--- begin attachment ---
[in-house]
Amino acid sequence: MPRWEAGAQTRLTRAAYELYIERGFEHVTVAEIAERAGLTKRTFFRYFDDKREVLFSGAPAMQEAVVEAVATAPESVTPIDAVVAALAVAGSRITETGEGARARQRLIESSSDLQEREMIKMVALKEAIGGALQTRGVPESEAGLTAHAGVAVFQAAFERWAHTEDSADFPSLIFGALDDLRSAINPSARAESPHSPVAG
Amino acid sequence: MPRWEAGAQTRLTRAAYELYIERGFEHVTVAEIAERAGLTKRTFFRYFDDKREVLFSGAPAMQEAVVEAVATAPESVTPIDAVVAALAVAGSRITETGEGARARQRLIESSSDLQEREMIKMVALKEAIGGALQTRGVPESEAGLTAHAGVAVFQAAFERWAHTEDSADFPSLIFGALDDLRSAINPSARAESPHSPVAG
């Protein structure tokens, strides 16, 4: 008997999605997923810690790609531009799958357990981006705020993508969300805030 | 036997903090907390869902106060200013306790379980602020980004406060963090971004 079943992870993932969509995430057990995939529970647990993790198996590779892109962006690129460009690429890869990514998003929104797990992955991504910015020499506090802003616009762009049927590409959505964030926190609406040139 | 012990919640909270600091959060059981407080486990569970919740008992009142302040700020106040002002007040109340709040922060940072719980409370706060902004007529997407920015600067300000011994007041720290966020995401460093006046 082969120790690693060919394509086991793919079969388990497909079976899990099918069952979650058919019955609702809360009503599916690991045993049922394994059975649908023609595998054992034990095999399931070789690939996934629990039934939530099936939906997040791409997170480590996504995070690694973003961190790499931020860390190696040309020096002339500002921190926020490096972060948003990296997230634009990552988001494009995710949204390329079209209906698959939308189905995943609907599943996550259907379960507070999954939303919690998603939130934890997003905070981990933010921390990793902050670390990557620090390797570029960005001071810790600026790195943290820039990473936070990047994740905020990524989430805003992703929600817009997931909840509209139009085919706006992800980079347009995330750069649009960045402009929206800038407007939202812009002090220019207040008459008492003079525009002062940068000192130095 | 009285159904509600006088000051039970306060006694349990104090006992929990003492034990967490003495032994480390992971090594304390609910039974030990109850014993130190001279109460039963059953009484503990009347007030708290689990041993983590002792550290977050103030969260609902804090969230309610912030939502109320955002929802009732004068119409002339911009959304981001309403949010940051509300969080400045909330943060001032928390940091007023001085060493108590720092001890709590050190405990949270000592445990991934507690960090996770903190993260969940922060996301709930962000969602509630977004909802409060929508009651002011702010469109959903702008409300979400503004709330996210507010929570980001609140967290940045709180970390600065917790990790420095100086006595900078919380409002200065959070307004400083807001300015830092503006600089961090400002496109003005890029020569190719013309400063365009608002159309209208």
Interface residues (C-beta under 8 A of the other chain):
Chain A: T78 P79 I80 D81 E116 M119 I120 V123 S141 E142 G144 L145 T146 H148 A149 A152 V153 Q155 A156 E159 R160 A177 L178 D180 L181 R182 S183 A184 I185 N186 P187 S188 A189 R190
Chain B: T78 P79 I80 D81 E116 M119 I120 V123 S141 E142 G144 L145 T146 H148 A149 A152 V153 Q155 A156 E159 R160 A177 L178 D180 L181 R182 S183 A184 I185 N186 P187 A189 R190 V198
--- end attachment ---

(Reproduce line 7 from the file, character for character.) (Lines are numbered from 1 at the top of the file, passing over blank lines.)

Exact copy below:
Chain B: T78 P79 I80 D81 E116 M119 I120 V123 S141 E142 G144 L145 T146 H148 A149 A152 V153 Q155 A156 E159 R160 A177 L178 D180 L181 R182 S183 A184 I185 N186 P187 A189 R190 V198